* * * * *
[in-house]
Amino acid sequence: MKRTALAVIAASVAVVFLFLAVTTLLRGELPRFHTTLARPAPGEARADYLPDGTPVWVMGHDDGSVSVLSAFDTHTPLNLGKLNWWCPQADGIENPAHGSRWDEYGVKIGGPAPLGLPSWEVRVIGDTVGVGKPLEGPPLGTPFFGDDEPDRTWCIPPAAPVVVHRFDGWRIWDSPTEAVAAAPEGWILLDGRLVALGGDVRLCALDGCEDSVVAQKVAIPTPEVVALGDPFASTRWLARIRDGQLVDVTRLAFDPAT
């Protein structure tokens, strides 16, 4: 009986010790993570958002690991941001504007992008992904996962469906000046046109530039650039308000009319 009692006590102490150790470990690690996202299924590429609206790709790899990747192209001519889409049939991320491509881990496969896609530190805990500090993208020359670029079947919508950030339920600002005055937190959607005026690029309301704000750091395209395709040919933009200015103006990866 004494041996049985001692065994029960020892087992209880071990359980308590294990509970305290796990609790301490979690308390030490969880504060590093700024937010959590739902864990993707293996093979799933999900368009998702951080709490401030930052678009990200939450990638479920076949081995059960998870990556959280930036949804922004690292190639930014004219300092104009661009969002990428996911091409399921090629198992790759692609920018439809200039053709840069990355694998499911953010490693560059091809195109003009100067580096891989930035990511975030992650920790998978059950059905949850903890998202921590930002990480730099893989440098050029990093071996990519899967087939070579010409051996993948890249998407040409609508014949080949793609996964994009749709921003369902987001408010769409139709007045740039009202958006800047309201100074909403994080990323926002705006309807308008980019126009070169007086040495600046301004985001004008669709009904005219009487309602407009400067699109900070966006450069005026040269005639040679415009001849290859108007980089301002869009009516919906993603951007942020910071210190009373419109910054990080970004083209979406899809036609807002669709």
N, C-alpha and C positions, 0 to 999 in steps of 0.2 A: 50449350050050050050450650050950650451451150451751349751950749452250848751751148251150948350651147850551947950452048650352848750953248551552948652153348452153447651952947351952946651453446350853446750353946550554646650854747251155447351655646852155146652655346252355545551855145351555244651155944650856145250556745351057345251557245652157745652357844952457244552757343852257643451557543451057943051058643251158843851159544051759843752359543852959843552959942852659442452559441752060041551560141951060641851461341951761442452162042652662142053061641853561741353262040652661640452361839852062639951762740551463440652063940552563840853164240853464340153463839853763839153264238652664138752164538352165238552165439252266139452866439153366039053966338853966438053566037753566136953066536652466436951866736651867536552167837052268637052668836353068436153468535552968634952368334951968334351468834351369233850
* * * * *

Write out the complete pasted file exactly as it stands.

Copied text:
[in-house]
Amino acid sequence: MKRTALAVIAASVAVVFLFLAVTTLLRGELPRFHTTLARPAPGEARADYLPDGTPVWVMGHDDGSVSVLSAFDTHTPLNLGKLNWWCPQADGIENPAHGSRWDEYGVKIGGPAPLGLPSWEVRVIGDTVGVGKPLEGPPLGTPFFGDDEPDRTWCIPPAAPVVVHRFDGWRIWDSPTEAVAAAPEGWILLDGRLVALGGDVRLCALDGCEDSVVAQKVAIPTPEVVALGDPFASTRWLARIRDGQLVDVTRLAFDPAT
């Protein structure tokens, strides 16, 4: 009986010790993570958002690991941001504007992008992904996962469906000046046109530039650039308000009319 009692006590102490150790470990690690996202299924590429609206790709790899990747192209001519889409049939991320491509881990496969896609530190805990500090993208020359670029079947919508950030339920600002005055937190959607005026690029309301704000750091395209395709040919933009200015103006990866 004494041996049985001692065994029960020892087992209880071990359980308590294990509970305290796990609790301490979690308390030490969880504060590093700024937010959590739902864990993707293996093979799933999900368009998702951080709490401030930052678009990200939450990638479920076949081995059960998870990556959280930036949804922004690292190639930014004219300092104009661009969002990428996911091409399921090629198992790759692609920018439809200039053709840069990355694998499911953010490693560059091809195109003009100067580096891989930035990511975030992650920790998978059950059905949850903890998202921590930002990480730099893989440098050029990093071996990519899967087939070579010409051996993948890249998407040409609508014949080949793609996964994009749709921003369902987001408010769409139709007045740039009202958006800047309201100074909403994080990323926002705006309807308008980019126009070169007086040495600046301004985001004008669709009904005219009487309602407009400067699109900070966006450069005026040269005639040679415009001849290859108007980089301002869009009516919906993603951007942020910071210190009373419109910054990080970004083209979406899809036609807002669709």
N, C-alpha and C positions, 0 to 999 in steps of 0.2 A: 50449350050050050050450650050950650451451150451751349751950749452250848751751148251150948350651147850551947950452048650352848750953248551552948652153348452153447651952947351952946651453446350853446750353946550554646650854747251155447351655646852155146652655346252355545551855145351555244651155944650856145250556745351057345251557245652157745652357844952457244552757343852257643451557543451057943051058643251158843851159544051759843752359543852959843552959942852659442452559441752060041551560141951060641851461341951761442452162042652662142053061641853561741353262040652661640452361839852062639951762740551463440652063940552563840853164240853464340153463839853763839153264238652664138752164538352165238552165439252266139452866439153366039053966338853966438053566037753566136953066536652466436951866736651867536552167837052268637052668836353068436153468535552968634952368334951968334351468834351369233850